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Global Wind Circulation - The Coriolis Effect and Wind deflection - UPSC Geography.

Updated: Jul 11, 2021

In our last blog, we saw how atmospheric circulation is split into three cells in each hemisphere, Hadley cell, Ferrel cell, and polar cell. In this blog, we will look at the winds within these cells and how the rotation of the Earth influences these winds to give us jet streams and prevailing wind patterns, as well as being split into three cells. As we can see in the above gif that winds deflect as they move on the surface of the earth.

What causes this deflection?

The answer lies in the concept of Coriolis Force. So as you can see the winds deflect to their right as they move from poles towards the equator and from the equator towards poles in the northern hemisphere. (Imagine the directions while facing towards the direction of Wind Movement) and similar deflection happens in the southern hemisphere where the wind deflects towards the left as it moves from poles to the equator and from the equator towards the poles.

So what causes Coriolis force?

The key to the Coriolis effect lies in the fact that the earth's surface rotates faster at the equator than at the poles. This is because the earth is wider at the equator. So a particle has to cover more distance at the Equator to complete one rotation as compared to the particle at the poles in the same time. Due to the difference in the speeds as a particle moves from the equator towards the poles it gets deflected. Note that Coriolis force only causes deflection and it's not a physical force. Deflection is just due to the air flowing from a region that is moving faster to a region that is moving more slowly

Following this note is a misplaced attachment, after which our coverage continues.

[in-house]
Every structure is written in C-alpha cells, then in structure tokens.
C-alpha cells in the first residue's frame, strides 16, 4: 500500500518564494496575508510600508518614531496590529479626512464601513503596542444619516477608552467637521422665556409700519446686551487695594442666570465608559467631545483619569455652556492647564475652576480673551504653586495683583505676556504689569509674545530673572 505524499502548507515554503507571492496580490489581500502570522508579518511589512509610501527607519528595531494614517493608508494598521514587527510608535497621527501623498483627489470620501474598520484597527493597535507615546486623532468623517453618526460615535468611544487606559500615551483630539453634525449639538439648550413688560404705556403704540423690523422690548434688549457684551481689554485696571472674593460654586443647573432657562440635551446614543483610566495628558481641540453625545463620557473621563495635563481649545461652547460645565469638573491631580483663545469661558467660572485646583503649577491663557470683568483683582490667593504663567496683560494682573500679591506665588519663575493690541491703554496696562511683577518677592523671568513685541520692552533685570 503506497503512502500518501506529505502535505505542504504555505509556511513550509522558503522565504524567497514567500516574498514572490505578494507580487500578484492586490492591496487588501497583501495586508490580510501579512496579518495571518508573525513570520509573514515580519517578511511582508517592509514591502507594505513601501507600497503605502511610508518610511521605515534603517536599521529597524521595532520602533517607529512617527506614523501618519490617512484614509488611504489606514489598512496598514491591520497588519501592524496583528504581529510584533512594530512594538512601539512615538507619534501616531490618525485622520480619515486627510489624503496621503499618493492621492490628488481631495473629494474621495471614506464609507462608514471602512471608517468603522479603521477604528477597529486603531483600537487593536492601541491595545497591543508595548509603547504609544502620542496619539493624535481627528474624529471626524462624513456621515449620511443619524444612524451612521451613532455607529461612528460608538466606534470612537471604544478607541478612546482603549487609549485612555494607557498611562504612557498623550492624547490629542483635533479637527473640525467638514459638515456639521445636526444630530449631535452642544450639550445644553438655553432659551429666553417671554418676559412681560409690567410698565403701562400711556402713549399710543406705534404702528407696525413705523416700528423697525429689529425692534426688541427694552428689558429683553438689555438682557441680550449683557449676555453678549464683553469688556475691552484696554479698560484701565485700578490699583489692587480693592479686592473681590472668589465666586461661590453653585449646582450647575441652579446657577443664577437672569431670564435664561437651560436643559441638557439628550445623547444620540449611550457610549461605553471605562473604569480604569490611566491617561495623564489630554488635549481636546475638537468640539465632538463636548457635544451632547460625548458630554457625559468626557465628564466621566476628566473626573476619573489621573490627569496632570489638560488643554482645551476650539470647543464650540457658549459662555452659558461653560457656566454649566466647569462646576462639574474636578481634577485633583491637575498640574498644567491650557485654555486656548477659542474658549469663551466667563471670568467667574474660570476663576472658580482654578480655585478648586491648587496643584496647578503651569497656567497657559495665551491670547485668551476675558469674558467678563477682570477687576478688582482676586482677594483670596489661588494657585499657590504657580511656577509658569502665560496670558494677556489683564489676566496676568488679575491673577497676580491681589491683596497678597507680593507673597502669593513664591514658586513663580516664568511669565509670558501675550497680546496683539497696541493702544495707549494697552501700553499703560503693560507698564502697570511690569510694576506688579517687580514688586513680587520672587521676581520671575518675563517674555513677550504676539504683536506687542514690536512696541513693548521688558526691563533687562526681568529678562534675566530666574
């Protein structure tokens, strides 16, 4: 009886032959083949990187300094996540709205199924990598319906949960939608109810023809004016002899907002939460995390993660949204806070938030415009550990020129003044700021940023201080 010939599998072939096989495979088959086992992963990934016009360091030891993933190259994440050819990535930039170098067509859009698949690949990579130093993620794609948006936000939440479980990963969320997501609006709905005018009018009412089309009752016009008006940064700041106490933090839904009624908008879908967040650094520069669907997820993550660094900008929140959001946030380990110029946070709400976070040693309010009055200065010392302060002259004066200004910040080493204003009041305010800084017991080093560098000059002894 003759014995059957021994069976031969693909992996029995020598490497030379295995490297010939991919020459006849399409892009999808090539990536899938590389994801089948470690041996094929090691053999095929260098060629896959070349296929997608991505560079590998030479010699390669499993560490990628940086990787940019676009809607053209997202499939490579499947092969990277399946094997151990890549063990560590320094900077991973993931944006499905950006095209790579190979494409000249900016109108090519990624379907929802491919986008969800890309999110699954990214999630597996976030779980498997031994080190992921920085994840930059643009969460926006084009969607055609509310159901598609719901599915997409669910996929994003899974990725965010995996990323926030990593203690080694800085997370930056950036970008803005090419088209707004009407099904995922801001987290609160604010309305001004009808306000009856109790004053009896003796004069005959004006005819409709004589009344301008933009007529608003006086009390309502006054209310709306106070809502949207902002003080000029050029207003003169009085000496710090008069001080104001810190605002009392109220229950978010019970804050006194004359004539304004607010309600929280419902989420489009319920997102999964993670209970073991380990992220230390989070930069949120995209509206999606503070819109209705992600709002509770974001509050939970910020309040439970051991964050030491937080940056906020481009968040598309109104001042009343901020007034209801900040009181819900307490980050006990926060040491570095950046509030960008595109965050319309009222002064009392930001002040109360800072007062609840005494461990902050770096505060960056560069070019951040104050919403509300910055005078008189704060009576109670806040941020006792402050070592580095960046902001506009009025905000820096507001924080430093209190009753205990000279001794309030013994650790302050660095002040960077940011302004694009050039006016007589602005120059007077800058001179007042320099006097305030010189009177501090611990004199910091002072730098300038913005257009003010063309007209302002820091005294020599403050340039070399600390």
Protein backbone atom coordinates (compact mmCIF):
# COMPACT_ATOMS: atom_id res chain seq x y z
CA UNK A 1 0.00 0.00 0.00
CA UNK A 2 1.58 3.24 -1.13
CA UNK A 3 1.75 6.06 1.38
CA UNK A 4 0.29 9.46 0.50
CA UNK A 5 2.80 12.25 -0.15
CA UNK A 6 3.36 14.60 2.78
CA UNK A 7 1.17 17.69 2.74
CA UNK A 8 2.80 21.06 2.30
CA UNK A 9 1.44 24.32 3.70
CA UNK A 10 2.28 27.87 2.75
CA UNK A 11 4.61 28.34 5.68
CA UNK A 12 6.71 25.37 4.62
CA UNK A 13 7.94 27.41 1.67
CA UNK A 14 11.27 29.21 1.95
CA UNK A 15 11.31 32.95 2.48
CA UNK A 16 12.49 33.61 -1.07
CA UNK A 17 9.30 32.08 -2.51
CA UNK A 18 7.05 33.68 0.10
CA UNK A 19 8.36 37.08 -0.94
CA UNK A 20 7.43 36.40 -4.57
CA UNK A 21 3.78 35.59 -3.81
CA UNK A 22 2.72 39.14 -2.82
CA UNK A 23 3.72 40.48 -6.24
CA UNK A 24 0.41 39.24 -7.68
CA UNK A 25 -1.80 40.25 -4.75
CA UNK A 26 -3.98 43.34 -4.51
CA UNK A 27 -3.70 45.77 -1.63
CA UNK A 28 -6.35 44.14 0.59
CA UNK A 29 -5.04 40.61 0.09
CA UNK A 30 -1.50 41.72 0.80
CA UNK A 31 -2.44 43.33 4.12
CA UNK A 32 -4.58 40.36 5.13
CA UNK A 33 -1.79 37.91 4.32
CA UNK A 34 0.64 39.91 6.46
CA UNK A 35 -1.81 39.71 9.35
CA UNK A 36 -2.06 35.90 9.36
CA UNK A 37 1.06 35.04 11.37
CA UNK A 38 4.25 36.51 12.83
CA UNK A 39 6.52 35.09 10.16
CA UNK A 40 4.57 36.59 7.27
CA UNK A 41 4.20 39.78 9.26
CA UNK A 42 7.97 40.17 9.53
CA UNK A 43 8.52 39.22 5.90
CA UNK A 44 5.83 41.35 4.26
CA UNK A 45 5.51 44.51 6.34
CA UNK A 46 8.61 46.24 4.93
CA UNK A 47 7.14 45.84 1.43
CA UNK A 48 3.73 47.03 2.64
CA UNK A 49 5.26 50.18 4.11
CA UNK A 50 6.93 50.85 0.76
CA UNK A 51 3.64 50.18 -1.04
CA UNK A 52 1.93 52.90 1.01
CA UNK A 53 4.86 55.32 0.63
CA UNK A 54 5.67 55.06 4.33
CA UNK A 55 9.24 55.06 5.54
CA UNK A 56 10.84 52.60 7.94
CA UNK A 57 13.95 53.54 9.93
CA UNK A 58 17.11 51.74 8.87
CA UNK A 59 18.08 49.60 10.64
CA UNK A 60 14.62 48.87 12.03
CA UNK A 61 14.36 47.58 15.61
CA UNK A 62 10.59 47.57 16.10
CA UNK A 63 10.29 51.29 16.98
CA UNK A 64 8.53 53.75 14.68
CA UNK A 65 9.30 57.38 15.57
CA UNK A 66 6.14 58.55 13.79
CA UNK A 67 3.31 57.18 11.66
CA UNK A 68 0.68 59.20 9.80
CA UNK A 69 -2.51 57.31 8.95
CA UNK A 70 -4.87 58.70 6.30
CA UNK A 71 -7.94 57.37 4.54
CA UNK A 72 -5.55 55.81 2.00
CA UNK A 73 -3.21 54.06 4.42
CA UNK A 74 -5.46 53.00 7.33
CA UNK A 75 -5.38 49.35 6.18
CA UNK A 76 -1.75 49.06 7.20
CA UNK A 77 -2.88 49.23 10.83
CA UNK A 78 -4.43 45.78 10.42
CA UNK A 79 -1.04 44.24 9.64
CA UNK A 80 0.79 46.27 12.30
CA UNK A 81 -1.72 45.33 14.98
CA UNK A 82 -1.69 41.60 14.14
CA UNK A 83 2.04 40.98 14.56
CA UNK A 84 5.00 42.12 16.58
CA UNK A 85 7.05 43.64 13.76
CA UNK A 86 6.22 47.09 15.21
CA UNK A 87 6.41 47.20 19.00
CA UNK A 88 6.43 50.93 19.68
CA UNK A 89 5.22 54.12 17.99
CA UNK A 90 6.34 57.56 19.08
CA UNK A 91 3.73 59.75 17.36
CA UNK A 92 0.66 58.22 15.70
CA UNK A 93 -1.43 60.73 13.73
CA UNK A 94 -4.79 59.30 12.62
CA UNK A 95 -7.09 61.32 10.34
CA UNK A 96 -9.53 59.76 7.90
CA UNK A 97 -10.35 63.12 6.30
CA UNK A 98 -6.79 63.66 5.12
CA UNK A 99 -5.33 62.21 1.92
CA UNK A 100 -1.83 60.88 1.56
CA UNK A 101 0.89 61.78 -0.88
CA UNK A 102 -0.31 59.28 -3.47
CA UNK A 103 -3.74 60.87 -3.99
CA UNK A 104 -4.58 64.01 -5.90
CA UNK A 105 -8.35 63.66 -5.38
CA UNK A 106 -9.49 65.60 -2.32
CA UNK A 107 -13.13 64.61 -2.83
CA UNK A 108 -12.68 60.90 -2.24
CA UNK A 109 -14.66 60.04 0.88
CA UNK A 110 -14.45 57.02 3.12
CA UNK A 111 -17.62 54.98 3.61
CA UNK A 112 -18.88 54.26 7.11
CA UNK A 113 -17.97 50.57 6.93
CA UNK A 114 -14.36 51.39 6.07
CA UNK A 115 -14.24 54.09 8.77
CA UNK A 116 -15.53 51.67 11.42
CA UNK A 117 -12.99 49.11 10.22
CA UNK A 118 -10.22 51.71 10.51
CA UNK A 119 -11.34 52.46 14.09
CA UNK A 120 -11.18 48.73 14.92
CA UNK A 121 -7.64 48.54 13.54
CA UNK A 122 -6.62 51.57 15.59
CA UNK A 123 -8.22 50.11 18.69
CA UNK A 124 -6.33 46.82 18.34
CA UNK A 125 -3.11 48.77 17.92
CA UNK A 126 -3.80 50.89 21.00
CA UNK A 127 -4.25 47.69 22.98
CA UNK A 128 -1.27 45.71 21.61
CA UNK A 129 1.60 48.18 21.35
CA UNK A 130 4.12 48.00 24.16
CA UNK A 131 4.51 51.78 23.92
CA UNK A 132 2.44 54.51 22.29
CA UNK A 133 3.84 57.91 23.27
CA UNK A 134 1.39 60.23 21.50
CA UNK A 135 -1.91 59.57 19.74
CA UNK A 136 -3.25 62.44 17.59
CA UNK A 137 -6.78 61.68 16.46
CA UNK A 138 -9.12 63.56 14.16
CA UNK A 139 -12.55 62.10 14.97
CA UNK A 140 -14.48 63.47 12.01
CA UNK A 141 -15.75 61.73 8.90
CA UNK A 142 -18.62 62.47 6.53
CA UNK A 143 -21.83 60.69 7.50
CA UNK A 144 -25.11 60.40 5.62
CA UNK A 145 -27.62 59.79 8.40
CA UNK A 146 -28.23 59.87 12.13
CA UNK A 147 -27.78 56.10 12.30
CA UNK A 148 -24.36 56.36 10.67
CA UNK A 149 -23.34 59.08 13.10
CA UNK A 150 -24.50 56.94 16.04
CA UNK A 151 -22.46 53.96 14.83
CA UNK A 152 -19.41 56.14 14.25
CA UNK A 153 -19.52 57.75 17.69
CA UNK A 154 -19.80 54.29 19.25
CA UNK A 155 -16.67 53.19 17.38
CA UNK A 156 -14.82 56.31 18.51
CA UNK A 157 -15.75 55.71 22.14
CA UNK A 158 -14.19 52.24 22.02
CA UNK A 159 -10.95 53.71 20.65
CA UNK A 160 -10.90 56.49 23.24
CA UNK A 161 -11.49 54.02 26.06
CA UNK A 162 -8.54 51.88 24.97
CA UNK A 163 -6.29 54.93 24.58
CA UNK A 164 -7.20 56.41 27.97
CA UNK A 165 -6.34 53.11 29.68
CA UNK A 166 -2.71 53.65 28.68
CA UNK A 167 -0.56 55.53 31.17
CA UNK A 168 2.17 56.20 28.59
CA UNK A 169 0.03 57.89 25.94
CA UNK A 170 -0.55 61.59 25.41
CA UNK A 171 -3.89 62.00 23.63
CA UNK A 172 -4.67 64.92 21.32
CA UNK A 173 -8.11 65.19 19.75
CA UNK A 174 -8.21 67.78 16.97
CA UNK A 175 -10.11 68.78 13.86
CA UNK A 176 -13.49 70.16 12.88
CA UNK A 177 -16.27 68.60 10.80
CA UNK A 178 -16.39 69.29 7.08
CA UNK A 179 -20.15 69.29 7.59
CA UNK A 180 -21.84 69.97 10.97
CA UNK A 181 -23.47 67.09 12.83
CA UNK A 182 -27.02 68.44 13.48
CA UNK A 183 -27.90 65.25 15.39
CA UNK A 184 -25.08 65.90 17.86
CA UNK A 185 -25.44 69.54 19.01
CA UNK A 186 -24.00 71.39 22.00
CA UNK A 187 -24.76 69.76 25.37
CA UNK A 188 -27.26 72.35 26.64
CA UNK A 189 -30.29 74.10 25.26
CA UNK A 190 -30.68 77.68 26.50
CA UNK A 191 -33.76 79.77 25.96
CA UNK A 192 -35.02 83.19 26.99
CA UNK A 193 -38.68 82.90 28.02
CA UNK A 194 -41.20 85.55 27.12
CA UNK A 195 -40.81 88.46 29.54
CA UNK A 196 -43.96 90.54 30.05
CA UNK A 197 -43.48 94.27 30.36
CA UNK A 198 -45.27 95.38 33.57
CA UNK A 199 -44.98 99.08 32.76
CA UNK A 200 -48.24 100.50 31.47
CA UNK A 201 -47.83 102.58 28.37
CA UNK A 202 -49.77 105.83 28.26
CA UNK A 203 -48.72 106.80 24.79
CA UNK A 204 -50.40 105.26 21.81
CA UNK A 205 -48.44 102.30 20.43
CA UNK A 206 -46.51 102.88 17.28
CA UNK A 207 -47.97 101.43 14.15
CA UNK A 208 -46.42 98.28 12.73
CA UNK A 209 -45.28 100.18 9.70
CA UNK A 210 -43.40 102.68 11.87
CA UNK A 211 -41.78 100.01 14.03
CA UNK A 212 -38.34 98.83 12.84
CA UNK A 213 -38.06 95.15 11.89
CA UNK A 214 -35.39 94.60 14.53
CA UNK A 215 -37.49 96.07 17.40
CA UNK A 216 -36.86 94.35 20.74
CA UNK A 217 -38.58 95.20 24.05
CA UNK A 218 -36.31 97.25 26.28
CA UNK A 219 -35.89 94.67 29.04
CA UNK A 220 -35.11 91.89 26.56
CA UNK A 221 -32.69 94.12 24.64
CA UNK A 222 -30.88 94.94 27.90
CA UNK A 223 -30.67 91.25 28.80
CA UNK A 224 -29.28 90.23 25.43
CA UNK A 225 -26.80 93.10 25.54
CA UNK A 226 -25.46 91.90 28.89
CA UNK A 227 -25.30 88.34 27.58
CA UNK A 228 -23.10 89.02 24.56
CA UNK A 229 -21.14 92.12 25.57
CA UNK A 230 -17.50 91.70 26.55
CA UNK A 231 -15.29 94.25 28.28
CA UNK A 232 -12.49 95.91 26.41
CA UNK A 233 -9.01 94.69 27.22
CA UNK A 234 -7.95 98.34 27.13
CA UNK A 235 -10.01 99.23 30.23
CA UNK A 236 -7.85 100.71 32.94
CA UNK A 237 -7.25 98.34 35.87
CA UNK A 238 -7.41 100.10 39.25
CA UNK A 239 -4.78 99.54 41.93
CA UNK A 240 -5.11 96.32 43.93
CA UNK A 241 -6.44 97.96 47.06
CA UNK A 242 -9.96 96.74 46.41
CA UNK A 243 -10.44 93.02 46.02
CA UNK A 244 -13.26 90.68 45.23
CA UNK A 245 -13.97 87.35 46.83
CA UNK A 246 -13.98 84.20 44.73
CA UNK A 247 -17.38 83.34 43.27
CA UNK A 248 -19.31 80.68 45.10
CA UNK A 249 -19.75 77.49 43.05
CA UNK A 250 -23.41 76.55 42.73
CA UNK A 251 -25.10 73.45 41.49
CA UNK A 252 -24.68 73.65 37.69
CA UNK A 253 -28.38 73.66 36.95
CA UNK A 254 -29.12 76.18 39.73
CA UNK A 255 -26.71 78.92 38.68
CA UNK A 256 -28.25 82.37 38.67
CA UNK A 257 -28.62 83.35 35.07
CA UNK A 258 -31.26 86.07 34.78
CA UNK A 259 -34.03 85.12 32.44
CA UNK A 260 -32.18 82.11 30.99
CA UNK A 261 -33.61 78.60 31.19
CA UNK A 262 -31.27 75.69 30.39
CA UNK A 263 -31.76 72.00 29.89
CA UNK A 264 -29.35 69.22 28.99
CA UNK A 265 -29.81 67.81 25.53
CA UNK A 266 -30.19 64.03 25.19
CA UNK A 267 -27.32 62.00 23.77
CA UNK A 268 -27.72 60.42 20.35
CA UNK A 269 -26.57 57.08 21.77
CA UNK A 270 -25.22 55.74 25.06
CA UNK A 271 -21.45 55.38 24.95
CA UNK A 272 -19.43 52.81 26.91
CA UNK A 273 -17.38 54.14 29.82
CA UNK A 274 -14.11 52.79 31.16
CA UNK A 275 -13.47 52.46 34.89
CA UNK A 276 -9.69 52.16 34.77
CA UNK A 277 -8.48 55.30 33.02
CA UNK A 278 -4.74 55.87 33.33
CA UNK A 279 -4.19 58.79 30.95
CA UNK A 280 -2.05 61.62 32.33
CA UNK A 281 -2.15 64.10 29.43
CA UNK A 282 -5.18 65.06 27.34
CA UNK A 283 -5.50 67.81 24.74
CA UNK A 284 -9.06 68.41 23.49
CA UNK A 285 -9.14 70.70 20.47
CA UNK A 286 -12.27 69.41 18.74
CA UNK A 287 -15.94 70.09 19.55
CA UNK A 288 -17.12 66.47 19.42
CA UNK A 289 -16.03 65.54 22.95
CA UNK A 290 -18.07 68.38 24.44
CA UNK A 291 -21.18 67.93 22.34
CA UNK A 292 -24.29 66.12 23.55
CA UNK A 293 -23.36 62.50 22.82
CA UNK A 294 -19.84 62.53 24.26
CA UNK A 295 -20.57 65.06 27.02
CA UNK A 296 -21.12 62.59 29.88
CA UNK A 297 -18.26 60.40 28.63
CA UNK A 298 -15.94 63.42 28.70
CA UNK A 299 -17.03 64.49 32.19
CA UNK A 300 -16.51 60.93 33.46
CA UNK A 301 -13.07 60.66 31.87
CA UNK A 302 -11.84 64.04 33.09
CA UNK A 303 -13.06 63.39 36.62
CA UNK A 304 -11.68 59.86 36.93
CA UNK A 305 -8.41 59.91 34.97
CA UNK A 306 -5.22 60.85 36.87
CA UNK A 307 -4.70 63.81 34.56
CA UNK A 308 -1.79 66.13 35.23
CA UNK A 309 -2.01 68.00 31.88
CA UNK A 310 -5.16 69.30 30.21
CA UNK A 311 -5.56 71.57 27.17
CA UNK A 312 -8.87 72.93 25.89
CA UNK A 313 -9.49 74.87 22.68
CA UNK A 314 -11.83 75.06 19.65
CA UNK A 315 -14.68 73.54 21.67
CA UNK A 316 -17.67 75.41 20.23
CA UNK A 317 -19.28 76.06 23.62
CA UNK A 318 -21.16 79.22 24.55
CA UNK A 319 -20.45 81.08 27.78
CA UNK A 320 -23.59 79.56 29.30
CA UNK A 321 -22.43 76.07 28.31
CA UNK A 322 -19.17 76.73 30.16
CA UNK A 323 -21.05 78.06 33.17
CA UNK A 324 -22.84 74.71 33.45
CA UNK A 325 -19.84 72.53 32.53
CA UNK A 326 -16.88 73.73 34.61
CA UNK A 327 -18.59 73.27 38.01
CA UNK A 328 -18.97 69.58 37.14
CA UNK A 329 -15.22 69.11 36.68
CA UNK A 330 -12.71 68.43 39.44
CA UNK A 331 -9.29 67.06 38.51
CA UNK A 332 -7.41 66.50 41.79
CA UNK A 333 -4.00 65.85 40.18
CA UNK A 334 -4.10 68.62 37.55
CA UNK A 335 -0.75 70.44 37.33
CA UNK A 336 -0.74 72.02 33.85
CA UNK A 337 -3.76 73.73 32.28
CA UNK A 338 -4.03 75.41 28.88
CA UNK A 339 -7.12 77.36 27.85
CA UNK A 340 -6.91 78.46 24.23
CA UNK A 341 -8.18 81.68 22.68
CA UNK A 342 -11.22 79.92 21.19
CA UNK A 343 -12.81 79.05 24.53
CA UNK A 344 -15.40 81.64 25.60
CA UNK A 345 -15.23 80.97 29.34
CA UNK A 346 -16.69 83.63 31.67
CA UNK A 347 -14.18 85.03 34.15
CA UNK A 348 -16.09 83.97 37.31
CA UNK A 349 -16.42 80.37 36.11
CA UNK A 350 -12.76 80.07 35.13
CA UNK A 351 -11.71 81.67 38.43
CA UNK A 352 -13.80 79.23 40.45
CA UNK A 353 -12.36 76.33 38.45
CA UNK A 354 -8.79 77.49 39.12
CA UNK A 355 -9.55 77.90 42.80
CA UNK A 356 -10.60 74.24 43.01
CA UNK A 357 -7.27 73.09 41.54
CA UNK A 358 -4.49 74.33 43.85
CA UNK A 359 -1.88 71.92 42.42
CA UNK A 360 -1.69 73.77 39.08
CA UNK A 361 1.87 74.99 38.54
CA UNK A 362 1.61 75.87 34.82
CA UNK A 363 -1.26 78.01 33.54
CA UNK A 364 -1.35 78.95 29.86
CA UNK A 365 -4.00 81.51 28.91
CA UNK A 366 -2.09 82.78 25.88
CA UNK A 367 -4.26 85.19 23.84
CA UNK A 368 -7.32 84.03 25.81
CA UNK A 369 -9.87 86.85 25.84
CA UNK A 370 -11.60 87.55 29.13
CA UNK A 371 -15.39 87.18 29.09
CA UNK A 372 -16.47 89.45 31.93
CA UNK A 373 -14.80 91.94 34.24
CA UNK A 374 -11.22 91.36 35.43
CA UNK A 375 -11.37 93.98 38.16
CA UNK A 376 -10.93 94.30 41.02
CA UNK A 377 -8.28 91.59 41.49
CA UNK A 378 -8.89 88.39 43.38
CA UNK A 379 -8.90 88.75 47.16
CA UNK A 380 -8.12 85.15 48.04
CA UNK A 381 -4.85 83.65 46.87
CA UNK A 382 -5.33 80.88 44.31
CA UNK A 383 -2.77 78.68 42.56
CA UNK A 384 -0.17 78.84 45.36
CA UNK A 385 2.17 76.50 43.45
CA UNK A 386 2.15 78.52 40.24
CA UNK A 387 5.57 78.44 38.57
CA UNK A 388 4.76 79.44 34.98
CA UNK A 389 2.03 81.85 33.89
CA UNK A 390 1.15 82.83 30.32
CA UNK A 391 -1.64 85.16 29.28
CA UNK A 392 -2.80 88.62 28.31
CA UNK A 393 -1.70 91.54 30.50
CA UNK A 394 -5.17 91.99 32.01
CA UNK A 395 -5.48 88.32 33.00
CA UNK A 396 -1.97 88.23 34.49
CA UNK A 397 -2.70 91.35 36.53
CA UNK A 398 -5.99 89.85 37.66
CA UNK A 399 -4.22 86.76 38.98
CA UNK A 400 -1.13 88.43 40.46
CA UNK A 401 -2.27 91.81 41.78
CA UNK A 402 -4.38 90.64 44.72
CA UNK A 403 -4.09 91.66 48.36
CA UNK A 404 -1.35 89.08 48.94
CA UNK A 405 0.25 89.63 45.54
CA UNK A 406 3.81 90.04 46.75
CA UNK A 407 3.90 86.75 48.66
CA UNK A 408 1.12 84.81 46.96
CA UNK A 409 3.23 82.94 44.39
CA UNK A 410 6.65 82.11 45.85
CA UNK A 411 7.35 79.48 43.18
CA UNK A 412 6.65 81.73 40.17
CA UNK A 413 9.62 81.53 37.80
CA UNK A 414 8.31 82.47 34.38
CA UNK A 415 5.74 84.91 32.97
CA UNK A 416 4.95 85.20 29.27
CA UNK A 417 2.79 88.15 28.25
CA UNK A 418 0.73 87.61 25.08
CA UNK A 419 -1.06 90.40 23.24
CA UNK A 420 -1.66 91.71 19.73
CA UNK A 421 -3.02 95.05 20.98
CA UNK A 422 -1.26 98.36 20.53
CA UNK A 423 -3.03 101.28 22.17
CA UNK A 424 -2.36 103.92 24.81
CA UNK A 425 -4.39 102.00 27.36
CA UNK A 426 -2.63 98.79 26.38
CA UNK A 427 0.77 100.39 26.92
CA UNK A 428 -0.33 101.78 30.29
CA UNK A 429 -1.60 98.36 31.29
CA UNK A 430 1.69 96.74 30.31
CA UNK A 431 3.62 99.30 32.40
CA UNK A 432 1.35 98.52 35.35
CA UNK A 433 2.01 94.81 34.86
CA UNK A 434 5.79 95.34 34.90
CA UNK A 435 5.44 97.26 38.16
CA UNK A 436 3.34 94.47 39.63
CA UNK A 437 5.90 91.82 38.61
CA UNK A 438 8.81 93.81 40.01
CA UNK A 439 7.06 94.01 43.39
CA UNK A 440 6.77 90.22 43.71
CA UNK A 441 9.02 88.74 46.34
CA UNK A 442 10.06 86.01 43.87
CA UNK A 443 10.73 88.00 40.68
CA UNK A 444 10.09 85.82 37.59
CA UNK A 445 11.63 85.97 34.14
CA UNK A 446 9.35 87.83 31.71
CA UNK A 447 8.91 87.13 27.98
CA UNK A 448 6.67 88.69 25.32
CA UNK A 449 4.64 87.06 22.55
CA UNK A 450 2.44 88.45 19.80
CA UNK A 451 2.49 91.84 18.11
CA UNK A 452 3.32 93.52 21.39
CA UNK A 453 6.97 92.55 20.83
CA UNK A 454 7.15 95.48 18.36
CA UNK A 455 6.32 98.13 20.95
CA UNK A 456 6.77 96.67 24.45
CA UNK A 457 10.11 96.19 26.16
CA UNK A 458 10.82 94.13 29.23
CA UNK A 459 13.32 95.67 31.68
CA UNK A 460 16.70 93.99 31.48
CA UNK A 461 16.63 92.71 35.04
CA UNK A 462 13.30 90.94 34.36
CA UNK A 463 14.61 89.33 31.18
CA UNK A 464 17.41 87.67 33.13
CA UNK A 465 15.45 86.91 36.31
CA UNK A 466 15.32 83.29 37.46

To understand Better let us visualize the force :

Imagine an air parcel as a ball. The ball is thrown from the equator towards a point near the North Pole. Even though it moves in a straight line, the ball will appear to observe on the ground to curve away and land to the right of its targets as the points near the North Pole is moving more slowly and is not caught up.

If the ball is now thrown from the North Pole towards a point near the equator, it will again appear to a surface observer to land to the right of its target. But this time it is because the earth's surface at the equator is moving faster and has moved ahead of the ball. This effect only happens on objects that are in motion, this deflection is a major factor in explaining why winds blow anticlockwise around low pressure and clockwise around high pressure in the northern hemisphere and vice versa in the southern hemisphere.

How does this lead to eastwards flowing jet streams and prevailing winds?

As air moves away from the equator at the top of the Hadley cells towards higher latitudes, it starts to be deflected by the Coriolis force. Just as a skater spins faster by bringing their arms and legs closer to their bodies, Air moves faster near the surface and hence deflection is less, when it moves upwards towards the sky the speed decreases, and hence Coriolis force is able to deflect the wind more.

This process is known as the conservation of angular momentum. The magnitude of the Coriolis force increases towards the poles and is ZERO at the Equator. So by the time the air reaches 30 to 40 degrees north or south, it is moving in the east direction.

This jet stream sits between the rising branches of the polar and Ferrel cells, it marks the boundary between the cold polar air and warm tropical air known as the polar front. The polar front jet occurs at a height of 11 to 13 kilometers. It is primarily the result of the temperature contrast across the polar front. The stronger the temperature contrast across the front, the stronger the jet. So it follows that the polar front jet is stronger in the winter than in the summer.

The surface flow of the Hadley cells forms the persistent trade winds as air flowing towards the equator is deflected towards the west in both hemispheres, forming the northeast trade winds in the northern hemisphere and the southeast trade winds in the southern hemisphere. The persistence of these winds allowed sailing ships to cross the Atlantic and opened up trade routes between Europe and America, giving them their name

The surface wind of the Ferrel cells would flow from a southerly direction in the Northern Hemisphere. But the Coriolis effect causes this wind to be deflected to the right leading to the prevailing westerly and southwesterly winds often experienced over the U.K.


For Video Explanation Watch:

Lecture 2:

Lecture 3:

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